Converting a PS2 Eye-Toy to infra red

Posted November 16 2006, tagged ,

A couple of weekends ago I felt like hacking some hardware. I had seen a series of tutorials online about converting a regular web cam to work with the Infra-Red spectrum and thought I'd give it ago. If you haven't seen the guides they can easily be found through your favourite search engine.

The nature of the hack is quite simple. The CMOS (image sensor) within the web cam is sensitive to a wide frequency of colours and the manufactures of web cams use a simple filter to block infra-red light and allow through the visible (coloured) spectrum of light. By replacing the filter with one that blocks visible light and lets through Infra-Red we have converted the Web-Cam to one that captures Infra-Red. It appears that most web-cams lent themselves to this trick - so just grab one at random and give it a go.

I managed to find a web-cam by making a trip to my local second-hand/games exchange shop. On sale was a second-hand Eye-Toy for £9. I knew how to set up the Eye-Toy on the PC, but if you don't you can read these instructions. These web-cams are of a surprisingly high quality, and I'd recommend them as for a second hand camera, you won't find a cheaper on to play with.

Apart from a web cam, you will need a black part of a negative, some Super-glue and some simple tools.

We will use the black part of a negative to act as a visible light filter. I didn't have any negatives to hand so I went to my local Snapy-Snaps and just asked for a part from the start of the film.

Converting the camera

Step 1 - Take off all the casing.

Just use a small Philips screwdriver to get the bottom half of the case off.EyeToy_Bottom1.jpg

 

Step 2 - Pull off the focus adjusting wheel

 

To do this just push in one of the clips that hold it in place. The ring should just snap out.FocusRing.jpg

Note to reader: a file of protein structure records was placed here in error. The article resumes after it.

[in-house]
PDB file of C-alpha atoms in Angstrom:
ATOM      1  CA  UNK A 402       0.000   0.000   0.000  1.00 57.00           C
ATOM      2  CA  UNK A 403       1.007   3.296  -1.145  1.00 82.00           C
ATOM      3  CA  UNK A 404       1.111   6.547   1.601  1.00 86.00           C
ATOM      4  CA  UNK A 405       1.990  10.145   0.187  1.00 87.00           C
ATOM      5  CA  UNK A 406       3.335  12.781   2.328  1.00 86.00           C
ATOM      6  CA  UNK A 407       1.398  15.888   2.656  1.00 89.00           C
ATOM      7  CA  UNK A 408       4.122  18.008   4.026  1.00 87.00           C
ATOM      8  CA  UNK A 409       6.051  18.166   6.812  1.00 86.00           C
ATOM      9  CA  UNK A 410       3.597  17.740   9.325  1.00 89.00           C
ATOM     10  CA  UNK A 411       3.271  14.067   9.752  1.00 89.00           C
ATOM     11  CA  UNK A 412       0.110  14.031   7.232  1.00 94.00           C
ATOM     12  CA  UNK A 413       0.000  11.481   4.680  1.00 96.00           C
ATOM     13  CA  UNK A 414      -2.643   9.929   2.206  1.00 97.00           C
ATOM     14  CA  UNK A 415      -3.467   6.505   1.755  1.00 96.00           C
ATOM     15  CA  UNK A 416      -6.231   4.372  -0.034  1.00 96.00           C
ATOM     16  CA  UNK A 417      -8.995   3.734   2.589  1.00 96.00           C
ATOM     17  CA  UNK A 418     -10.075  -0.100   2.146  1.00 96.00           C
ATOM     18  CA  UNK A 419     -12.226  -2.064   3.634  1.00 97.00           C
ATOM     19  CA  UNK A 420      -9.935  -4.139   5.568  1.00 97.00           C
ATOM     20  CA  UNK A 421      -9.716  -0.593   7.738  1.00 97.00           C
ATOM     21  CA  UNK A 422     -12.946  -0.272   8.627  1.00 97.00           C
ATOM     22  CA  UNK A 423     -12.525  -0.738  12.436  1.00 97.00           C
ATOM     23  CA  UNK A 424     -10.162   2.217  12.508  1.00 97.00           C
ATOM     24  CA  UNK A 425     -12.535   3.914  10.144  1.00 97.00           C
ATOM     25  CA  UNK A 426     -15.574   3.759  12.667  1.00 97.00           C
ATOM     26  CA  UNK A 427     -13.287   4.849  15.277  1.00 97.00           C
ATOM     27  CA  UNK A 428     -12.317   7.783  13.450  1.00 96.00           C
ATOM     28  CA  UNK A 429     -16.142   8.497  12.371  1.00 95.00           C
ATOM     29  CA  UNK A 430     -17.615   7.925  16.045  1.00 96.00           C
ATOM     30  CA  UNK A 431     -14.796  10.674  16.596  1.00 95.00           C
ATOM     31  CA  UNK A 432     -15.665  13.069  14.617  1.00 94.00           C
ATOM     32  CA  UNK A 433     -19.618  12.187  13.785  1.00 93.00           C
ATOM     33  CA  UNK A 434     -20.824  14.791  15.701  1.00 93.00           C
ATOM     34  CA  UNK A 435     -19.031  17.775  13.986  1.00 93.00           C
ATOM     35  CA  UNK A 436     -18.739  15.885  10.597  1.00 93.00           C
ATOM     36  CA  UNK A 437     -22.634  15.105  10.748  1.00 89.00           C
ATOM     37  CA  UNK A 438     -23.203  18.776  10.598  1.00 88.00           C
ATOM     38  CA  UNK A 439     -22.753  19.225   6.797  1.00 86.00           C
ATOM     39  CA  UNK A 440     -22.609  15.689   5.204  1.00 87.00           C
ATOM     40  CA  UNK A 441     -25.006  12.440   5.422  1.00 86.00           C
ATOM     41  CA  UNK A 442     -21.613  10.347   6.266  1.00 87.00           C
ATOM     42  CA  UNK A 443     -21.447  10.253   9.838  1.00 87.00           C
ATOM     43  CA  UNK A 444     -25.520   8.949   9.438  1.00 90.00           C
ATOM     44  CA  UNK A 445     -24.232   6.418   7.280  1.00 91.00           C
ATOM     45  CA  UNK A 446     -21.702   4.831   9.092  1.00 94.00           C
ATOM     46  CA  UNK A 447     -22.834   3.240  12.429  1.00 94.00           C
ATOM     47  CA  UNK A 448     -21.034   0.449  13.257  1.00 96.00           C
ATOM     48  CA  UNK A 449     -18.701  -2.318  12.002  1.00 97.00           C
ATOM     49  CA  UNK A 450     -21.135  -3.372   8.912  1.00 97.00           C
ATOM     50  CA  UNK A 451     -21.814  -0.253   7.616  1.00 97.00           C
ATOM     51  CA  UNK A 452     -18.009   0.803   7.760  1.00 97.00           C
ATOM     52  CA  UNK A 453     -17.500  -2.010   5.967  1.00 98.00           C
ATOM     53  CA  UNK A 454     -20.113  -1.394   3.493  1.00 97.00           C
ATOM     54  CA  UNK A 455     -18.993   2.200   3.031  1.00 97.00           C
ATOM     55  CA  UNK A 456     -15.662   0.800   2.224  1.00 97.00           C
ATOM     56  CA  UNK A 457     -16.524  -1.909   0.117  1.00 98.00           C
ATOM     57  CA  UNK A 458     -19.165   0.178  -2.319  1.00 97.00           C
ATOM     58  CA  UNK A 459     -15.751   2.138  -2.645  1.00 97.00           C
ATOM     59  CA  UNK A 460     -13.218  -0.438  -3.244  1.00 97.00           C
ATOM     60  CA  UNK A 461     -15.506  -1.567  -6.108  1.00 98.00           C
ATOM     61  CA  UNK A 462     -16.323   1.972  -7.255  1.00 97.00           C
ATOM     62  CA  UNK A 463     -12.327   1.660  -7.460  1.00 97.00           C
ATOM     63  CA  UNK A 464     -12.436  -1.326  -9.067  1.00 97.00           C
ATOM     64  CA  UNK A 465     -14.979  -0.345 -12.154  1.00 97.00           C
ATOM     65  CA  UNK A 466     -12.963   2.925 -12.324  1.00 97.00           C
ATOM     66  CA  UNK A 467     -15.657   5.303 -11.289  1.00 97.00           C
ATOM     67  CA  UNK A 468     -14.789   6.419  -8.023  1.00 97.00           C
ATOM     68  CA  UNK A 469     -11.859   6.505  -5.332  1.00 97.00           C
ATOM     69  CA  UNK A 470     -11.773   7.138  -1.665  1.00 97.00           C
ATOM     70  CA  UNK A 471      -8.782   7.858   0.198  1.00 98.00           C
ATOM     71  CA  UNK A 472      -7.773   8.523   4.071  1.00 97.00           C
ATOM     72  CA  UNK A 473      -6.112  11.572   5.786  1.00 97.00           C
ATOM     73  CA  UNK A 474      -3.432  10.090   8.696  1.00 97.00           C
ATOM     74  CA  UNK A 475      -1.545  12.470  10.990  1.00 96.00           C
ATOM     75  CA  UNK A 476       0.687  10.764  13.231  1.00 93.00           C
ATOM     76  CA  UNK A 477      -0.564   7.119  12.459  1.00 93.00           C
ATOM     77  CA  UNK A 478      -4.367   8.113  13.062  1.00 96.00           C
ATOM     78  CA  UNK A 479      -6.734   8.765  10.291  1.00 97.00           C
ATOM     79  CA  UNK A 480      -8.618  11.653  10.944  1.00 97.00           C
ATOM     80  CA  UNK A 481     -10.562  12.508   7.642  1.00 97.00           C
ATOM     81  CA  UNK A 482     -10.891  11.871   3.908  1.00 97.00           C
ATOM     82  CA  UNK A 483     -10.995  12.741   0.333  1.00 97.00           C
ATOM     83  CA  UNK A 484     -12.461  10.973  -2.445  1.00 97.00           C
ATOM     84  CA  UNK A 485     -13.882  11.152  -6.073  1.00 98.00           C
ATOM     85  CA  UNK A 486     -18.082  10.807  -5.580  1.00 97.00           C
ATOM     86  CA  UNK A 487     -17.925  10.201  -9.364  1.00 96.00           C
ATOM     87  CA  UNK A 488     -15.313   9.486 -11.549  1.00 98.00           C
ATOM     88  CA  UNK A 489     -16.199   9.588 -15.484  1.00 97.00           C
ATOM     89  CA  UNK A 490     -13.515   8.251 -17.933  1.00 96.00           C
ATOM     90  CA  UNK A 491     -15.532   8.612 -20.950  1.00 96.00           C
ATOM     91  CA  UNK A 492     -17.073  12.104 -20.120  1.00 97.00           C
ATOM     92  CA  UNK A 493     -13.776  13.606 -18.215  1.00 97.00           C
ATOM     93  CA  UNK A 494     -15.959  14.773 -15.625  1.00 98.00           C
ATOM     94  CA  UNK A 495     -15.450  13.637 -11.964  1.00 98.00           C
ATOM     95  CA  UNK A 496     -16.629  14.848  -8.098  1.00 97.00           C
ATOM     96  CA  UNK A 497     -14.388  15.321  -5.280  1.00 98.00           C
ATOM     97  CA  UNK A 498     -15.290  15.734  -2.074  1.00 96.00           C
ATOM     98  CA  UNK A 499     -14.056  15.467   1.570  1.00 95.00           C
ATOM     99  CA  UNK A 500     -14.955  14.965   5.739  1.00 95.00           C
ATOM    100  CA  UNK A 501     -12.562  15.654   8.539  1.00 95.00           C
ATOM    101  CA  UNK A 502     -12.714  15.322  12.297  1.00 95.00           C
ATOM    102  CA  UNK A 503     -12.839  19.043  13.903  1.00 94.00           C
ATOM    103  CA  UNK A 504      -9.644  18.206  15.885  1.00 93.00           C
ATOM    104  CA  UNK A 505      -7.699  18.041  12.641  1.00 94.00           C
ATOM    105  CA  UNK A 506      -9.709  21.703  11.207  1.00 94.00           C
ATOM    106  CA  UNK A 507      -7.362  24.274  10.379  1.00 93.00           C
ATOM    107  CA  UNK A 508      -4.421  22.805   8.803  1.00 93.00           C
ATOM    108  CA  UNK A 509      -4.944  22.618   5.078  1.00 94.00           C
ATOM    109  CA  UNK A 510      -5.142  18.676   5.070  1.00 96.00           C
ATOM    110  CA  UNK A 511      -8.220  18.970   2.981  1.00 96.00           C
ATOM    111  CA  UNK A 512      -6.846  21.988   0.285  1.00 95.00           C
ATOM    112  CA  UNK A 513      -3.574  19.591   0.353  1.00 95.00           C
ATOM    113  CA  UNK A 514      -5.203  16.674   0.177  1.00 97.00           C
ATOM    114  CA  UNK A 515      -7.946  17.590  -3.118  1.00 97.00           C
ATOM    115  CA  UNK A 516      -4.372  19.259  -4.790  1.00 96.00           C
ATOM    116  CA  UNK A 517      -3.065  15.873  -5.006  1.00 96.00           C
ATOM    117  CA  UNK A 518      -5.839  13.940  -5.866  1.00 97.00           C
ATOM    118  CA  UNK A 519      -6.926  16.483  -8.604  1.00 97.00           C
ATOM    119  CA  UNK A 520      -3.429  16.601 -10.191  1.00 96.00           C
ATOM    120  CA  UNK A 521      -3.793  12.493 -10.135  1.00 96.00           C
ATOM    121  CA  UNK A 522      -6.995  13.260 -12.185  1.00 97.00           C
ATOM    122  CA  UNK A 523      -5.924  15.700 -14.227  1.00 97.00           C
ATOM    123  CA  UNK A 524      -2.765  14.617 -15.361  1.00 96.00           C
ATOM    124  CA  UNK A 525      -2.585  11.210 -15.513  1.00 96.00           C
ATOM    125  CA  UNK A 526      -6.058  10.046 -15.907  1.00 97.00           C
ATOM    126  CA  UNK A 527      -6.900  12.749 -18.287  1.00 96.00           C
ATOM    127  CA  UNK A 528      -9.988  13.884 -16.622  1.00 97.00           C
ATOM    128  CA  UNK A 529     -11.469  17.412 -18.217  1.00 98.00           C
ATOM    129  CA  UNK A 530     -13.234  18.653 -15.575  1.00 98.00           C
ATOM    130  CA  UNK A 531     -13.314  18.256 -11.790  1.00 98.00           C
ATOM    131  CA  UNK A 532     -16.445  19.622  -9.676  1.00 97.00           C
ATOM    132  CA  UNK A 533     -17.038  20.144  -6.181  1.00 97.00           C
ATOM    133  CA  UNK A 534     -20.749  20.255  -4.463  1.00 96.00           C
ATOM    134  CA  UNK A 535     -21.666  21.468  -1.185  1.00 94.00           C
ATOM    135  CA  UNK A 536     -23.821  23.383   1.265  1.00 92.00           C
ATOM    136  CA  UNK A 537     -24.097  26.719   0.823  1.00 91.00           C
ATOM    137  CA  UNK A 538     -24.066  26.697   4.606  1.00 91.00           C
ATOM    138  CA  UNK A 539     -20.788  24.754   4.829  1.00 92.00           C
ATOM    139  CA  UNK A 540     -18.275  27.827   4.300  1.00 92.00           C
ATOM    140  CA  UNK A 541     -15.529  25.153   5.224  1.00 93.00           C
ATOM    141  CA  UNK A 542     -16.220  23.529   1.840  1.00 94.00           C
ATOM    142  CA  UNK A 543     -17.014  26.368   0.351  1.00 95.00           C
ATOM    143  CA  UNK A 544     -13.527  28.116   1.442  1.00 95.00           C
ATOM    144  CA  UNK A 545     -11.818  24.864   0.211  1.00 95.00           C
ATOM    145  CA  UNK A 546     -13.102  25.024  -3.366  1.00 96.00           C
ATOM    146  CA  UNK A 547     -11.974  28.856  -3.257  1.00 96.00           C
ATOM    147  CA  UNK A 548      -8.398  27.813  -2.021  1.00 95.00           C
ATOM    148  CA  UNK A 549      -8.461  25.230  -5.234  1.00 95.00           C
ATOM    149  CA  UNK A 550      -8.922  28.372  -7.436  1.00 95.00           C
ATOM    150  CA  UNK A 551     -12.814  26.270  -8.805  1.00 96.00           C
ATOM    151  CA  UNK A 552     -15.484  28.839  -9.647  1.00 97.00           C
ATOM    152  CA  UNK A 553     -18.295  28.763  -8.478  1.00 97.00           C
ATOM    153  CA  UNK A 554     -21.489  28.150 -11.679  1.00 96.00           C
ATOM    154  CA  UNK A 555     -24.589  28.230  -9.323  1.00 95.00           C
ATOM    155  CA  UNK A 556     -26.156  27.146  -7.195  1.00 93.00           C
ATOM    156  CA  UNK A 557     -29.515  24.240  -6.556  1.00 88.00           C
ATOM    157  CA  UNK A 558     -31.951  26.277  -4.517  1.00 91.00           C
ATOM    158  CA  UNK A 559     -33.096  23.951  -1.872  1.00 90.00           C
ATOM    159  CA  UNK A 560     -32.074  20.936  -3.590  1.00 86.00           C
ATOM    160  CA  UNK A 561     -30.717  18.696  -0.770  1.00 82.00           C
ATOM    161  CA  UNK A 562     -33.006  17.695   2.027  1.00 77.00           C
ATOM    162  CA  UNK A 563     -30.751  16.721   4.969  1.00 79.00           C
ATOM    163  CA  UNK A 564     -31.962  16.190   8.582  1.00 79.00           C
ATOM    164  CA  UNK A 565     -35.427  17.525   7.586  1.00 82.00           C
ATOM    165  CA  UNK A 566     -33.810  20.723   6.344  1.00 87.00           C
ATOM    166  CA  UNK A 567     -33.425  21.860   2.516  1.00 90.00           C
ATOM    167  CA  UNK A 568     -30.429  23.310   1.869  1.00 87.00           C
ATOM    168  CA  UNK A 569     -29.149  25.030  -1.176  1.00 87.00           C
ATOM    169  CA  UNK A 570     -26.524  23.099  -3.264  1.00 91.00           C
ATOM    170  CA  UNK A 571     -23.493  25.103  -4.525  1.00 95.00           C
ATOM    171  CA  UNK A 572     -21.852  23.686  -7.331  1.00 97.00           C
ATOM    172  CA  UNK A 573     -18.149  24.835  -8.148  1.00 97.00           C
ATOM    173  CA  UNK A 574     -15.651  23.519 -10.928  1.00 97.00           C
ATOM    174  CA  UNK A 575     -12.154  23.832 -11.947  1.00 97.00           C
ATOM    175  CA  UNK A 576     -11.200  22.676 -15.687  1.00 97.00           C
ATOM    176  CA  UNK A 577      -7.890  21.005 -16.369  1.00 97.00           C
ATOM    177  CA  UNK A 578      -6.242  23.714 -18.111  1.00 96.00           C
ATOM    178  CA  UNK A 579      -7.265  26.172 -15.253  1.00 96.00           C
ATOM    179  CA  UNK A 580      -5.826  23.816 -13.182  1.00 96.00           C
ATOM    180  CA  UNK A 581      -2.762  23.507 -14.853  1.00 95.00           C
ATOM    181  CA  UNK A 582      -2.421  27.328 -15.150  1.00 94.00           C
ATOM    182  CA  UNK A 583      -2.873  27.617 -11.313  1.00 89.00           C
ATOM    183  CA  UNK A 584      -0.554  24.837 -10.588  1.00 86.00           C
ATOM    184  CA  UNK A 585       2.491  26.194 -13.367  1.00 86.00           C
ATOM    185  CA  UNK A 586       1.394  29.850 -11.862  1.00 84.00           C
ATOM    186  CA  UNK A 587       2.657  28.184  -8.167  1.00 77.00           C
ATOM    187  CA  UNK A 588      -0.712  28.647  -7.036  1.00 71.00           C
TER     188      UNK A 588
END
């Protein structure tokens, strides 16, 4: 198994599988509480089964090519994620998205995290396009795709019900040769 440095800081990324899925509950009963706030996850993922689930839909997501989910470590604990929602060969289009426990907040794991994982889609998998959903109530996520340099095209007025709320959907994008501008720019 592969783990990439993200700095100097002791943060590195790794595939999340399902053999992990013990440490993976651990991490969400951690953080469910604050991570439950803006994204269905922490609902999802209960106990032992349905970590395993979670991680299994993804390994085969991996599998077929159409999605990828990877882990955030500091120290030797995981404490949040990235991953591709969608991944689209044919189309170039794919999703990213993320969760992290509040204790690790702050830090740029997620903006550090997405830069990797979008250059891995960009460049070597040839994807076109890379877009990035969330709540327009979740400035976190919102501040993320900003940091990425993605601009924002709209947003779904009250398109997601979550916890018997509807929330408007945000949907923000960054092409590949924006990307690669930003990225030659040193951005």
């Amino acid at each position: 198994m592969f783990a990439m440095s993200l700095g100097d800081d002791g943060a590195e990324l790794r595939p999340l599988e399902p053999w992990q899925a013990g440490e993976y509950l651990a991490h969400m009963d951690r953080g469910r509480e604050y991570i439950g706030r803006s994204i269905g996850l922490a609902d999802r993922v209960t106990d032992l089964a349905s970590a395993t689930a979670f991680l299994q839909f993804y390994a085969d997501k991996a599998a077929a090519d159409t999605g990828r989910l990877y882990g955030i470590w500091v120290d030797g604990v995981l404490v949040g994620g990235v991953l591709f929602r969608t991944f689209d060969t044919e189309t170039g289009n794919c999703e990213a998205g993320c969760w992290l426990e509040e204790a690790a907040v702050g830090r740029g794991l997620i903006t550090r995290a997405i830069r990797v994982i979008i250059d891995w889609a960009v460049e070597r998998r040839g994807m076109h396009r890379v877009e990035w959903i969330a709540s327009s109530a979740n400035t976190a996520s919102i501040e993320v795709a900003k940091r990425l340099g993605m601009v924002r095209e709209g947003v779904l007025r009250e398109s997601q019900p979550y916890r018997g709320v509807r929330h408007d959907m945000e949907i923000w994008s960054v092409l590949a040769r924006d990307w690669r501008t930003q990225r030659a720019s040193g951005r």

Step 3 - Take off the Lens assembly

 

Just unscrew the unit, as if adjusting the focus of the camera. Gradually it will move away from the circuit board and come loose.CircuitBoard.jpg

 

Step 4 - Take off the filter cap

 

If you angle the lens assembly whilst looking at the rear of the unit you should see the Infra-Red filter glint red. We need to replace this. Just after the last of the thread, you should see a small split line, carefully put a scalpel in this line and pop-off the thin cap that holds the lens in place.LensAssembly.jpg

 

Step 5 - Replace the filter

 

Take out the small square of glass that is in the lens assembly and cut out some negative the same size. Put this negative back where the filter was, and glue down the filter cap. Super glue will end up covering the lens if your not careful and destroy the whole camera. The best advice is to apply the glue with a match to bottom of each of the lugs found on the filter cap.FilterAndLens.jpg

 

Step 6 - Put the whole thing back together

 

Hopefully you've not lost any screws!EyeToy_Disassembled.jpg

 

Testing the Camera

 

The camera is now set up for Infra Red, it will appear in black and white through your computer. A quick test is to use any remote control to view the LED show up.InfraRed.jpg

 

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